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Neo-Nazi Who Killed Charlottesville Protester Is Sentenced To Life In Prison

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James Fields was sentenced on Friday to life in prison on federal hate crime charges. Fields rammed his car into a crowd of anti-racism protesters in Charlottesville, Va., in 2017, killing 32-year-old Heather Heyer and injuring dozens of others.
Eze Amos, AP

James Fields was sentenced on Friday to life in prison on federal hate crime charges. Fields rammed his car into a crowd of anti-racism protesters in Charlottesville, Va., in 2017, killing 32-year-old Heather Heyer and injuring dozens of others.

Updated at 3:30 p.m. ET

The man who drove his car into a crowd of anti-racist protesters in Charlottesville, Va., killing one person and injuring many others will spend the rest of his life in prison.

A federal judge announced the sentence for self-proclaimed neo-Nazi James Alex Fields Jr. at a hearing on Friday in Charlottesville.

"It was cold-blooded. It was motivated by deep-seated racial animus," Thomas Cullen, U.S. attorney for the Western District of Virginia, told reporters after the sentencing. He said Fields' attack was calculated, calling it "a hate-inspired act of domestic terrorism."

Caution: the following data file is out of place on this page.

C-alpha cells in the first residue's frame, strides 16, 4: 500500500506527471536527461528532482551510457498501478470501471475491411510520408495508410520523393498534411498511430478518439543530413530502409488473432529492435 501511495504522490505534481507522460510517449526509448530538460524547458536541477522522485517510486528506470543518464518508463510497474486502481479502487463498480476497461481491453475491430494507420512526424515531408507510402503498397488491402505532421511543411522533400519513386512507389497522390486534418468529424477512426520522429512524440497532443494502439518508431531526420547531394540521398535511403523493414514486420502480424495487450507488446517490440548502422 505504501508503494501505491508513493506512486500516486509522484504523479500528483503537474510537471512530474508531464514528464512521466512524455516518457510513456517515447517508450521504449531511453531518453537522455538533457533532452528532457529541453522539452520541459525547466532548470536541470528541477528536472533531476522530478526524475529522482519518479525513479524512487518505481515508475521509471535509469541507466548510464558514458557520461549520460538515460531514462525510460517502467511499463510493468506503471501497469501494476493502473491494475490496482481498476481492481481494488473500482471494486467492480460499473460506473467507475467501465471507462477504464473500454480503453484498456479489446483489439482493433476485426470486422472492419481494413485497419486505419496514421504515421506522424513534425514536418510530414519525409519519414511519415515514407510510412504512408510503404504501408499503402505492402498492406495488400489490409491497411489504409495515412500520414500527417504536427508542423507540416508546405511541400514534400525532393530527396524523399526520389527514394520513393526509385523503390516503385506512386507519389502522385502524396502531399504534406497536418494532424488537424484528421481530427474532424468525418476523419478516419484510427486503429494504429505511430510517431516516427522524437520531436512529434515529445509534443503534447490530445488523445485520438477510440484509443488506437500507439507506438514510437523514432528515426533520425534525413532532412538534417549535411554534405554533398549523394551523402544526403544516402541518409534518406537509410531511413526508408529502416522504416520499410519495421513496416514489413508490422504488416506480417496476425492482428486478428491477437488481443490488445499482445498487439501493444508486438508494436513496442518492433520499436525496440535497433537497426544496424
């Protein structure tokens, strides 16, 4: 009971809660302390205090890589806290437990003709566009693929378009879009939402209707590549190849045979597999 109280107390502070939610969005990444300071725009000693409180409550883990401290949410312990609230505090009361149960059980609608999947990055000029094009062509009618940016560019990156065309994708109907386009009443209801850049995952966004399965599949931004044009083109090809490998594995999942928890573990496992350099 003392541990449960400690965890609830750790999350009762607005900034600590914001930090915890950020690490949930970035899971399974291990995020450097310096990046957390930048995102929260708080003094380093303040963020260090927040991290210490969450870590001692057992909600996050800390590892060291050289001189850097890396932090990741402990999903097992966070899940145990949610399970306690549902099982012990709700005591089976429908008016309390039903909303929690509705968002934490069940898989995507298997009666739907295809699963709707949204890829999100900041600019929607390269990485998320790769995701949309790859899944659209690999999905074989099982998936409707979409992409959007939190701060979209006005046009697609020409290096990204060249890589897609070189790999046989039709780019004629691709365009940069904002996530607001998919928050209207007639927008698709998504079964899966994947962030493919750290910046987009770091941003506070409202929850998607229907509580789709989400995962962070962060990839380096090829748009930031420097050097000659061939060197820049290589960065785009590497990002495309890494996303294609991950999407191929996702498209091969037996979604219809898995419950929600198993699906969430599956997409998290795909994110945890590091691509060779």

"Charlottesville is never going to be the same," Cullen said. "It will be with this community, and the Commonwealth of Virginia, and this country, for a long time."

Fields' federal public defender, Brian McGinn, declined to comment Friday.

Federal prosecutors had asked the judge for a life sentence for Fields, who is 22. A plea deal brokered in March took away the possibility of the death penalty, and federal prosecutors and Fields' lawyers agreed that federal sentencing guidelines called for a life sentence. As part of the deal, Fields pleaded guilty to 29 of the 30 federal hate crimes he faced and is not eligible for parole.

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Prosecutors had said Fields' crimes were "so horrendous – and the maiming of innocents so severe – that they outweigh any factors the defendant may argue form a basis for leniency," according to a sentencing document filed by Assistant U.S. Attorney Christopher Kavanaugh before the Friday hearing.

Last week, Fields' attorneys asked for something shorter than a life sentence, citing Fields' age and history of mental illness.

Fields has already been convicted on separate, state charges for murdering 32-year-old Heather Heyer and injuring dozens of other people. The jury in that case recommended a life sentence plus 419 years and $480,000 in fines. Sentencing in that case is set for July 15.

Heyer's mother, Susan Bro, said in April that she was satisfied with Fields' federal guilty plea and was not intent on his getting the death penalty. "There's no point in killing him. It would not bring back Heather," she told reporters.

Fields was 20 when he drove his Dodge Challenger through the night from Ohio to attend Unite the Right, a white nationalist rally in August 2017. The weekend turned deadly when Fields accelerated his car into the group of protesters. Two Virginia State Police troopers investigating the day's events also died when the helicopter they were in crashed.

President Trump said afterward that there was "blame on both sides" for the violence in the college town.

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